Petro's recent adjustment of Bogotá's pico y placa rule makes the scheme a bit more predictable - and reduces traffic jams by increasing from two to three the number of days each car is banned from the streets.
That's a recognition of the reality that the number of private cars in Bogotá is going up, up and up. And it will increase even faster, inevitably overwhelming the pico y placa rule. In fact, by stimulating the buying of second cars to drive on those off days, pico y placa perversely drives more car-buying, accelerating the city's gridlock. (The rule works by restricting driving according to the last digit of a car's license plate.)
|A Chevy dealer's ad invites owners of cars |
with similar-ending license plates to visit.
1 - Economic growth: Colombia's economy is growing steadily, and desire for status, convenience and more status is driving car purchases with this new wealth. Close to 100,000 additional cars enter Bogotá every year, pushing the city closer to permanent gridlock.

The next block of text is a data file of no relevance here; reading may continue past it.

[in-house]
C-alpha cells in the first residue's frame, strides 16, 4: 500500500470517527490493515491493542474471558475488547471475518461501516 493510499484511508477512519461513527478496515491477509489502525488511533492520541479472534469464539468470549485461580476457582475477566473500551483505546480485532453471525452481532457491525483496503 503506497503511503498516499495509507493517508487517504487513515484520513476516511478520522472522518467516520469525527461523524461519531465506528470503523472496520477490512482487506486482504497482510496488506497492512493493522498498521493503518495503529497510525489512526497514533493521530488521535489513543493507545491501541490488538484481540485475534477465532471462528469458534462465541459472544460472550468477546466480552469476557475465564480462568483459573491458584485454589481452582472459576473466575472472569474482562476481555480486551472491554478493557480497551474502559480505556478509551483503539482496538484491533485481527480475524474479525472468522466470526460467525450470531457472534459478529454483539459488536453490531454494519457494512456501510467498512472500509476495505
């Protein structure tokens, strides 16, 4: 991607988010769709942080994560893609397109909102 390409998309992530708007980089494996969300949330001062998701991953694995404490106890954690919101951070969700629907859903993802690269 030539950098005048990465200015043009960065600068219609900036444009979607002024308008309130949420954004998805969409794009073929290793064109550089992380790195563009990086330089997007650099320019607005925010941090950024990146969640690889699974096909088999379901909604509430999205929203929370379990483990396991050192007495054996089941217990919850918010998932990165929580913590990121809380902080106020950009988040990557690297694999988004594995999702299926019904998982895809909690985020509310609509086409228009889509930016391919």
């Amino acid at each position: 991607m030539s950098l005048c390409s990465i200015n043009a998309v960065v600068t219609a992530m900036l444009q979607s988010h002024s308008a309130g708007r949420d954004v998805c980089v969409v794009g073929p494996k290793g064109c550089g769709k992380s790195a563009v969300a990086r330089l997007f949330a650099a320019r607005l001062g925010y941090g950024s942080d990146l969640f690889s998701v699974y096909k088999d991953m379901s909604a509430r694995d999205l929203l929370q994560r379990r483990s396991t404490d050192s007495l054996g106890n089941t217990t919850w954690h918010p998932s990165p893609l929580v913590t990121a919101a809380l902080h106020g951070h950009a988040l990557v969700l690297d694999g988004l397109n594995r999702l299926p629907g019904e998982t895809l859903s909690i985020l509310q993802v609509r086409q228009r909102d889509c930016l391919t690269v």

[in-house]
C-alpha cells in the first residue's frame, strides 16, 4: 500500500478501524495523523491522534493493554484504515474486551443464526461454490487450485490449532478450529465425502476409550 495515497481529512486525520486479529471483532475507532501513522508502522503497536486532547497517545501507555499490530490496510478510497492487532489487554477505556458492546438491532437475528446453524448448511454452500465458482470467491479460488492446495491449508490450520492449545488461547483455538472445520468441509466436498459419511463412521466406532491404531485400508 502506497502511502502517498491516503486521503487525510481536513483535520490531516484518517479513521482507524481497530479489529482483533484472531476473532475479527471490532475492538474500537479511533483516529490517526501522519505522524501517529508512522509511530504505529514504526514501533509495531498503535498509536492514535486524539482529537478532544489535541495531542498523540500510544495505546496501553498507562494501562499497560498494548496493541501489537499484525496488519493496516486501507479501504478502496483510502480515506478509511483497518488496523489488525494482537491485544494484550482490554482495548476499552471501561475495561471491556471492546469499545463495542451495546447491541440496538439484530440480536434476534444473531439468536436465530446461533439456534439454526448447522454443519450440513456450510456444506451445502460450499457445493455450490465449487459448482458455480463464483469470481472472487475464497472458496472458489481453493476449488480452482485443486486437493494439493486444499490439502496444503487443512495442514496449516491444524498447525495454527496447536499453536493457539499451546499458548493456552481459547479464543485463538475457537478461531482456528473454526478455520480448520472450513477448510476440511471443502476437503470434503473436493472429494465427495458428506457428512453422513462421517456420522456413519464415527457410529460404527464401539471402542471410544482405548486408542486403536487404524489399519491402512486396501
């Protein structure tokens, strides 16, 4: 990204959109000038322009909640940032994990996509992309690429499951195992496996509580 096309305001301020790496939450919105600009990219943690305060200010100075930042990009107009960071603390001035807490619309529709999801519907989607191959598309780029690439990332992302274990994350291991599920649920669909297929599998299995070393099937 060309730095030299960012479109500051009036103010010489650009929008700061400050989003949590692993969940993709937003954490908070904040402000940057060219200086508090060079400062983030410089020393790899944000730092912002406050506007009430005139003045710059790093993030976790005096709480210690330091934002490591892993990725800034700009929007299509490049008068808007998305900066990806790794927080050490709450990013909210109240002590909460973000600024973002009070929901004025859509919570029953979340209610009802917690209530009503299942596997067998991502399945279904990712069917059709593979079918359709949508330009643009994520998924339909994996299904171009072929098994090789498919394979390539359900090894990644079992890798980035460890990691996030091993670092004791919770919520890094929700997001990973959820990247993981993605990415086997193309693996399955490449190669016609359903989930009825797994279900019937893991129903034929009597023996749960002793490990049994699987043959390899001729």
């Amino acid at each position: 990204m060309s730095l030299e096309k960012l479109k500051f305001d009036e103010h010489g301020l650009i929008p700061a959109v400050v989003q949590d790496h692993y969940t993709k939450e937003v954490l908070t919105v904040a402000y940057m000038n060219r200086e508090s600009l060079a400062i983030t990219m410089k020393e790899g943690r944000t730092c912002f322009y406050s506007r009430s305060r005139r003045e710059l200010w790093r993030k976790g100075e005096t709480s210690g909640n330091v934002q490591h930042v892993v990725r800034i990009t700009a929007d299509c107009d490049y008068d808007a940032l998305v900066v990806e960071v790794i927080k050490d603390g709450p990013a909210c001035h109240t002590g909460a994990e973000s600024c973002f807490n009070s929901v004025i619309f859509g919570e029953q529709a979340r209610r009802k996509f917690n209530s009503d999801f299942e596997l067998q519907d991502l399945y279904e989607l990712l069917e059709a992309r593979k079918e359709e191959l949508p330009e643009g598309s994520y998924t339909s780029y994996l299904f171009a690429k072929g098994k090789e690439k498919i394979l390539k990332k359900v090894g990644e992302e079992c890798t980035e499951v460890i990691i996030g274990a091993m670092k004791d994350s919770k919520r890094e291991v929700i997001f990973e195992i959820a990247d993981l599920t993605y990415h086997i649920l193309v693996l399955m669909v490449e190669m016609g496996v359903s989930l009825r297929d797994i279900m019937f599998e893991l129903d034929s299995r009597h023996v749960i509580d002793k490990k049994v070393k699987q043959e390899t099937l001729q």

2 - Free Trade Agreements - Each additional free trade agreement - with the U.S., Korea, Europe and even China - opens the gates to more cheap cars, accelerating car purchases.
3 - China - Even without a likely FTA with China, Chinese-made cars are way cheaper than those from Europe, the USA, Japan or even Korea. The New York Times reports that a Chinese-made model sells for one third of the price of a similarly-equipped Japanese car. (More unfortunately, those Chinese cars are cheap because they seem to lack all pollution controls.)
Petro says the new Pico y Placa scheme will last only one year. And after that? The only sustainable solution is managing demand for street space with a congestion charge, like those in London, Singapore and Stockholm.
By Mike Ceaser, of Bogotá Bike Tours